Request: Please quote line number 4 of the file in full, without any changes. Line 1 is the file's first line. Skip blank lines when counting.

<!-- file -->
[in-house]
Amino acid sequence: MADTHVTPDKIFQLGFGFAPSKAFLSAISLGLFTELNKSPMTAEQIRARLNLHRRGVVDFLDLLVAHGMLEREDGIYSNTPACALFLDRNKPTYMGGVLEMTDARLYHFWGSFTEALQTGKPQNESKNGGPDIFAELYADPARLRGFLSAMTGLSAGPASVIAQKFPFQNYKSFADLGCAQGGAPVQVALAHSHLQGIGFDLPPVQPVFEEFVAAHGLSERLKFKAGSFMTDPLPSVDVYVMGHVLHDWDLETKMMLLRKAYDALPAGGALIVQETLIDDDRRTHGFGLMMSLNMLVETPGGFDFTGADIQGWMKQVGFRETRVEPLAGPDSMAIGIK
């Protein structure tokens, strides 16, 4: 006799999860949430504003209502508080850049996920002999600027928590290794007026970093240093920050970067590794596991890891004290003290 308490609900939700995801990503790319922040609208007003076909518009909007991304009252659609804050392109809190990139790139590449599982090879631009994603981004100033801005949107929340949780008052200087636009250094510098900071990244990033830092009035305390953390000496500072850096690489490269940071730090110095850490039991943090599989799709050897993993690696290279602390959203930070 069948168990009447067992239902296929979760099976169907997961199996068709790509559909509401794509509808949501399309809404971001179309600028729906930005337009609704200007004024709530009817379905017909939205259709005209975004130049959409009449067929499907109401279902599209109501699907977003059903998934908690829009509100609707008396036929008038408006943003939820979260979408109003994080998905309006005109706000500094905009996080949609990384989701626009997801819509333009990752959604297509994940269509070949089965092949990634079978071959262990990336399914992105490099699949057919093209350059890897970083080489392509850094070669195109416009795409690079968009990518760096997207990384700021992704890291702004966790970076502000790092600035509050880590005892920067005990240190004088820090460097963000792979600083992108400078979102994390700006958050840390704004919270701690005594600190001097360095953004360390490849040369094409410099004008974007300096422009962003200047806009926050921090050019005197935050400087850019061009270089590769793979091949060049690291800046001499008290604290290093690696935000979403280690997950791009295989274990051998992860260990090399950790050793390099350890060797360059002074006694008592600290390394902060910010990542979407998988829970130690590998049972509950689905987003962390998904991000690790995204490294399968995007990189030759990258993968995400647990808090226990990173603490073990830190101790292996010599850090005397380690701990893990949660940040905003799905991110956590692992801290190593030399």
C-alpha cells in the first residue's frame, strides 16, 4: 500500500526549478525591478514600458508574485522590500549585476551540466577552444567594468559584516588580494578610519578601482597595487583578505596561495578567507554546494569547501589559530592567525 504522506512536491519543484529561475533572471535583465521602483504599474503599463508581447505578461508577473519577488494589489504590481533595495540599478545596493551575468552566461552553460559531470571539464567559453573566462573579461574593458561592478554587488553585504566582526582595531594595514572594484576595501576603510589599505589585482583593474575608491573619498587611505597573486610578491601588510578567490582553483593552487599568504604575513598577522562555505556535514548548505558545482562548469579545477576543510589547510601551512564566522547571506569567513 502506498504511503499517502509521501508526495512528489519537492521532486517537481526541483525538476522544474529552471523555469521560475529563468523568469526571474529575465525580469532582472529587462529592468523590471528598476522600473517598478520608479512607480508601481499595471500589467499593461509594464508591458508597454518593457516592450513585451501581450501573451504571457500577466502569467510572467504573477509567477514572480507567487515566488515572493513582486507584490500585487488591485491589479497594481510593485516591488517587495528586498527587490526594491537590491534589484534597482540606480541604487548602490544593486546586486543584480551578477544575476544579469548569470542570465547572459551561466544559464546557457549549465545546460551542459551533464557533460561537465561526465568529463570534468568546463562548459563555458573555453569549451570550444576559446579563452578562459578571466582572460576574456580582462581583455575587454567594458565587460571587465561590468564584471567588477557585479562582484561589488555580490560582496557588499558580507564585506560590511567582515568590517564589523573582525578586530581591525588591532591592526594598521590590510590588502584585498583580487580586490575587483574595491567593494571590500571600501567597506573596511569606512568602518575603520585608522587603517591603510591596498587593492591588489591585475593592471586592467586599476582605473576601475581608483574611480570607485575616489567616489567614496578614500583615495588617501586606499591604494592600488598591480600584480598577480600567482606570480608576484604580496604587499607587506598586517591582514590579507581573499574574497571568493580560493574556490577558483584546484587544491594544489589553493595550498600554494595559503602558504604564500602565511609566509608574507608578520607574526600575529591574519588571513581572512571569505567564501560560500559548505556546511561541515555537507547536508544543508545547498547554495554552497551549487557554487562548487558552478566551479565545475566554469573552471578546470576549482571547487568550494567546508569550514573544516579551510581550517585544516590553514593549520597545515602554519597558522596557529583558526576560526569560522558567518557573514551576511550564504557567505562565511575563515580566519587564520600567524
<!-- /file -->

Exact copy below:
C-alpha cells in the first residue's frame, strides 16, 4: 500500500526549478525591478514600458508574485522590500549585476551540466577552444567594468559584516588580494578610519578601482597595487583578505596561495578567507554546494569547501589559530592567525 504522506512536491519543484529561475533572471535583465521602483504599474503599463508581447505578461508577473519577488494589489504590481533595495540599478545596493551575468552566461552553460559531470571539464567559453573566462573579461574593458561592478554587488553585504566582526582595531594595514572594484576595501576603510589599505589585482583593474575608491573619498587611505597573486610578491601588510578567490582553483593552487599568504604575513598577522562555505556535514548548505558545482562548469579545477576543510589547510601551512564566522547571506569567513 502506498504511503499517502509521501508526495512528489519537492521532486517537481526541483525538476522544474529552471523555469521560475529563468523568469526571474529575465525580469532582472529587462529592468523590471528598476522600473517598478520608479512607480508601481499595471500589467499593461509594464508591458508597454518593457516592450513585451501581450501573451504571457500577466502569467510572467504573477509567477514572480507567487515566488515572493513582486507584490500585487488591485491589479497594481510593485516591488517587495528586498527587490526594491537590491534589484534597482540606480541604487548602490544593486546586486543584480551578477544575476544579469548569470542570465547572459551561466544559464546557457549549465545546460551542459551533464557533460561537465561526465568529463570534468568546463562548459563555458573555453569549451570550444576559446579563452578562459578571466582572460576574456580582462581583455575587454567594458565587460571587465561590468564584471567588477557585479562582484561589488555580490560582496557588499558580507564585506560590511567582515568590517564589523573582525578586530581591525588591532591592526594598521590590510590588502584585498583580487580586490575587483574595491567593494571590500571600501567597506573596511569606512568602518575603520585608522587603517591603510591596498587593492591588489591585475593592471586592467586599476582605473576601475581608483574611480570607485575616489567616489567614496578614500583615495588617501586606499591604494592600488598591480600584480598577480600567482606570480608576484604580496604587499607587506598586517591582514590579507581573499574574497571568493580560493574556490577558483584546484587544491594544489589553493595550498600554494595559503602558504604564500602565511609566509608574507608578520607574526600575529591574519588571513581572512571569505567564501560560500559548505556546511561541515555537507547536508544543508545547498547554495554552497551549487557554487562548487558552478566551479565545475566554469573552471578546470576549482571547487568550494567546508569550514573544516579551510581550517585544516590553514593549520597545515602554519597558522596557529583558526576560526569560522558567518557573514551576511550564504557567505562565511575563515580566519587564520600567524